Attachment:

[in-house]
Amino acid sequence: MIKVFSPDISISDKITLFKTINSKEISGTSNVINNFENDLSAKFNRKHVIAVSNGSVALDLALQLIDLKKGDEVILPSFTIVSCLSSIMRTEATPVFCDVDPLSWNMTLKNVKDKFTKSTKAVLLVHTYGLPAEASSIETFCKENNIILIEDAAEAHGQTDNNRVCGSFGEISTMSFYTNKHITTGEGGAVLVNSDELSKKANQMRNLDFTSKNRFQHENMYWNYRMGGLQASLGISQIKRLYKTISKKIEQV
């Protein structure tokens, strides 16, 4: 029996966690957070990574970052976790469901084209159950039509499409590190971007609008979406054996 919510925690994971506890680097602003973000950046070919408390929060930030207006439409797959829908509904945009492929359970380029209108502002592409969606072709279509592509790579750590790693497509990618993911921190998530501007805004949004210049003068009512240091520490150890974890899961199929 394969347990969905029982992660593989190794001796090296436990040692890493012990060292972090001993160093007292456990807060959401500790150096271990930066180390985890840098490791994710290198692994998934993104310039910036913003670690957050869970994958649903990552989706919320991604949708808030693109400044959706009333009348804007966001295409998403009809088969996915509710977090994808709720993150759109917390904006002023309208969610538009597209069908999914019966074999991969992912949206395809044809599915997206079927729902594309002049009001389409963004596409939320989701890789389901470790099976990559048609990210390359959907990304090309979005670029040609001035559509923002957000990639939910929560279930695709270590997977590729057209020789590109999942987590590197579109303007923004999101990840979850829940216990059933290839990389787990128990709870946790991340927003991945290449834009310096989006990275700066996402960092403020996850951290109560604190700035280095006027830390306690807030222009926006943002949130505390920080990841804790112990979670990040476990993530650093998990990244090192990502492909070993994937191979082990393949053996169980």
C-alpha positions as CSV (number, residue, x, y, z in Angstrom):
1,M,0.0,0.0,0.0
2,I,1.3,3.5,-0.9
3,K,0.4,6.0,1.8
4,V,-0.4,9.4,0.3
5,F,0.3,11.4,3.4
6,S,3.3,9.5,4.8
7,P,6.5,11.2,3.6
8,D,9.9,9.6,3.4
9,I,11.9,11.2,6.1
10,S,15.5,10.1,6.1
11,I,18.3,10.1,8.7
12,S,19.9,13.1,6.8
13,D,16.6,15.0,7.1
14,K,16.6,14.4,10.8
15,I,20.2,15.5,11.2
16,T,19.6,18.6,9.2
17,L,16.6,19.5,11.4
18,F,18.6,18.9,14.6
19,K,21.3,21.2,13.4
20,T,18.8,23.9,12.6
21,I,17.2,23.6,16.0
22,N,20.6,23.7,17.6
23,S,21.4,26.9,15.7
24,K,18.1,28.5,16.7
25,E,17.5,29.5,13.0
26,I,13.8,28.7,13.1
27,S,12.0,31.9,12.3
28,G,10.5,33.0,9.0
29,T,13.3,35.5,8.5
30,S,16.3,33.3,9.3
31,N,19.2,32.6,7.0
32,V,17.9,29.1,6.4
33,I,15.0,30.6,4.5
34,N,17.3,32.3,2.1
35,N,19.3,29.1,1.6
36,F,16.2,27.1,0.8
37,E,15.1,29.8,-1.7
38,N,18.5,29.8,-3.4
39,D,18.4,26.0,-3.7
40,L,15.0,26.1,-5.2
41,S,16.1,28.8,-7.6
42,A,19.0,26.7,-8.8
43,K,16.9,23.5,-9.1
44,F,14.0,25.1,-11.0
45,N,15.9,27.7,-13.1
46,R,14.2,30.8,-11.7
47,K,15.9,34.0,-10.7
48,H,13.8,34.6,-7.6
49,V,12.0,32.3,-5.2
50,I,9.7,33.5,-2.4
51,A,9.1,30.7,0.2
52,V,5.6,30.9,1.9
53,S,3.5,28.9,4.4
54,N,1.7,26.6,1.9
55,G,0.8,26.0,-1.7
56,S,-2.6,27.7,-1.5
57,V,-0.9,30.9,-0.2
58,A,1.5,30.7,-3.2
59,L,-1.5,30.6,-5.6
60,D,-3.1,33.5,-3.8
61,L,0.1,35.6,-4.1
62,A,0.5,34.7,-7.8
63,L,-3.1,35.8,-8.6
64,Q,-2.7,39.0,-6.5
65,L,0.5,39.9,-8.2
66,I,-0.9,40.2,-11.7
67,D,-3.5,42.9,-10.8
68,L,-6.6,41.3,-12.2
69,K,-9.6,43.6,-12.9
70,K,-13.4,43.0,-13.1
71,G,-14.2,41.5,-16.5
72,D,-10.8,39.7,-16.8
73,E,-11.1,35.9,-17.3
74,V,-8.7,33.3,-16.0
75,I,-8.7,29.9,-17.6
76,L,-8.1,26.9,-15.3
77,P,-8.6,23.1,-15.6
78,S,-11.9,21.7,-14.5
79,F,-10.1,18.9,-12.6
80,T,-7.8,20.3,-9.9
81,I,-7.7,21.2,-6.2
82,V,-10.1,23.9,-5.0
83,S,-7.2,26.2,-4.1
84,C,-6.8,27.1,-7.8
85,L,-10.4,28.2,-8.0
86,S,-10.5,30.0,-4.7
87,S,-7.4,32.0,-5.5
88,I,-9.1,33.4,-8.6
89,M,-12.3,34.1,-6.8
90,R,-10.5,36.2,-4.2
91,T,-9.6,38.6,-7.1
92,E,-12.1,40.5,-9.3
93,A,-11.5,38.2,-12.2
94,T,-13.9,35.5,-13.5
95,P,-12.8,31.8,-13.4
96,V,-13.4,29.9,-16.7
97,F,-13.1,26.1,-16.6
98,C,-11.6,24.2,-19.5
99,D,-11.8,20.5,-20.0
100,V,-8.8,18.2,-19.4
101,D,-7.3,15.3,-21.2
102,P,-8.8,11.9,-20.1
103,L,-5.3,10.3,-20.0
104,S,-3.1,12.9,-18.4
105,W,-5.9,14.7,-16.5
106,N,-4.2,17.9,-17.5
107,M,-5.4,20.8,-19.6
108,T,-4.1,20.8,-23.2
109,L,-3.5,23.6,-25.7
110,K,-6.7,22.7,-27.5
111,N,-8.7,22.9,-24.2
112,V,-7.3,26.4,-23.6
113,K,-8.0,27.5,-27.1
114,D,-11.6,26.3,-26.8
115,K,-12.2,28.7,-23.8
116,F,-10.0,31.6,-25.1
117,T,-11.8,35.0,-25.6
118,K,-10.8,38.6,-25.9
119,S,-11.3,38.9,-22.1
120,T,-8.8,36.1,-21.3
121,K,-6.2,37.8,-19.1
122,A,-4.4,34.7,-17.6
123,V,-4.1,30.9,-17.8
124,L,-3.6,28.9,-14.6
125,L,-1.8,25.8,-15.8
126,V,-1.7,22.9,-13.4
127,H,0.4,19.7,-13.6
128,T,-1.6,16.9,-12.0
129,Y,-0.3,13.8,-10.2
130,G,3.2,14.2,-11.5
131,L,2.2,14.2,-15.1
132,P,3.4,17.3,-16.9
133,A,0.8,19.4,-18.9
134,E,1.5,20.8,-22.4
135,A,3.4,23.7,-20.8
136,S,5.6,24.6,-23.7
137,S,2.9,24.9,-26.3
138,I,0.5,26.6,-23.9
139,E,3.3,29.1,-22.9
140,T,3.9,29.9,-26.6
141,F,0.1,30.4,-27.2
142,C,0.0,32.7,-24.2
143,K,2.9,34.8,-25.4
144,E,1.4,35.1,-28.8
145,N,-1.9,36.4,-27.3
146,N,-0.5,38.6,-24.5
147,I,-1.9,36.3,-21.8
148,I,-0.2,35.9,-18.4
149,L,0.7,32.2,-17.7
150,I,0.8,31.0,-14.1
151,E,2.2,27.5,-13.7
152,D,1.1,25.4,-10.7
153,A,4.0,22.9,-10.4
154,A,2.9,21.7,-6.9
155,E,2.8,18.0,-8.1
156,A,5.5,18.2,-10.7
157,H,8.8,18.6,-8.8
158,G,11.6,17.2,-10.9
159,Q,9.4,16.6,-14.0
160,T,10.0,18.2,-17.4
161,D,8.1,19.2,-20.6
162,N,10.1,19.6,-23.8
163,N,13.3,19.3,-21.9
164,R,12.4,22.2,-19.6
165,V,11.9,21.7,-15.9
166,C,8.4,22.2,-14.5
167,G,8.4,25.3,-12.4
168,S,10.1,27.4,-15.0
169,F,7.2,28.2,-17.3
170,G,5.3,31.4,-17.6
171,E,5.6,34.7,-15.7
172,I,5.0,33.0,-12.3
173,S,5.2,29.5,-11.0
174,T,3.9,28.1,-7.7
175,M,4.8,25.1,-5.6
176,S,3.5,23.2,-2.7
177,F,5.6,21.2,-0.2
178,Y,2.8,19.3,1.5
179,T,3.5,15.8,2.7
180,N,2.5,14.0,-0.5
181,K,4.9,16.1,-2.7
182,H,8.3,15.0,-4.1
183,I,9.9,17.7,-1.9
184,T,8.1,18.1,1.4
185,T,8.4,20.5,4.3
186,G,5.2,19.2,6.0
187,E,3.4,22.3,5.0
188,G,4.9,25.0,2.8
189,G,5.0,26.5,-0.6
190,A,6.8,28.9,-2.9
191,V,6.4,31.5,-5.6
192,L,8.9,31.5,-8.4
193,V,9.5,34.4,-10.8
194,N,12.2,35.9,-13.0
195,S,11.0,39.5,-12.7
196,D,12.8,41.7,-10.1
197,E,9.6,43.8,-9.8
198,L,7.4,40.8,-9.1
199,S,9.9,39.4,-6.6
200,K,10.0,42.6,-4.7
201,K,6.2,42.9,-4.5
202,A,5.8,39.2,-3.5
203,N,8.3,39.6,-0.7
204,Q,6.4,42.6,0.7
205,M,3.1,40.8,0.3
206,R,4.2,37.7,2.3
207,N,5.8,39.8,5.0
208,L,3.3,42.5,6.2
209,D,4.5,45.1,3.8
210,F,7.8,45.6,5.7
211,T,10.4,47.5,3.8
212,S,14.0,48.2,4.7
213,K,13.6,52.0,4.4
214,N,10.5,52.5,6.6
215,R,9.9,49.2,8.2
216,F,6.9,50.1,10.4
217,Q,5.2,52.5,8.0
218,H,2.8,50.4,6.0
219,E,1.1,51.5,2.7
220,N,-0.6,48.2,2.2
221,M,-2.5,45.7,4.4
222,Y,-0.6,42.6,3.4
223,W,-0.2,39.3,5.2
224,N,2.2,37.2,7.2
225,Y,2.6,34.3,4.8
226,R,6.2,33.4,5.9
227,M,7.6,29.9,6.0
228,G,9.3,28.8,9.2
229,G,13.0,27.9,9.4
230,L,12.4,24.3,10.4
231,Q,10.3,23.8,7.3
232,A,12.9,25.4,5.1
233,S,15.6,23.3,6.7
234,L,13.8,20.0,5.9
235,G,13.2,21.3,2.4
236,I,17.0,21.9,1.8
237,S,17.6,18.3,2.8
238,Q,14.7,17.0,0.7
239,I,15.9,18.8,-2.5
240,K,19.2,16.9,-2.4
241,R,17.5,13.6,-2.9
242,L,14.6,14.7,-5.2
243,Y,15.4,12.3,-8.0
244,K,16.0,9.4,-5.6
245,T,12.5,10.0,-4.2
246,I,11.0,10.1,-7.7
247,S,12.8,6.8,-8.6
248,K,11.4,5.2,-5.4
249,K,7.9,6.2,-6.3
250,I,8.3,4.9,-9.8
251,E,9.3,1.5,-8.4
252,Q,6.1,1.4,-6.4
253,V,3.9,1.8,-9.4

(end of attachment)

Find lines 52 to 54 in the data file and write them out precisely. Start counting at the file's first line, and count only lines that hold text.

48,H,13.8,34.6,-7.6
49,V,12.0,32.3,-5.2
50,I,9.7,33.5,-2.4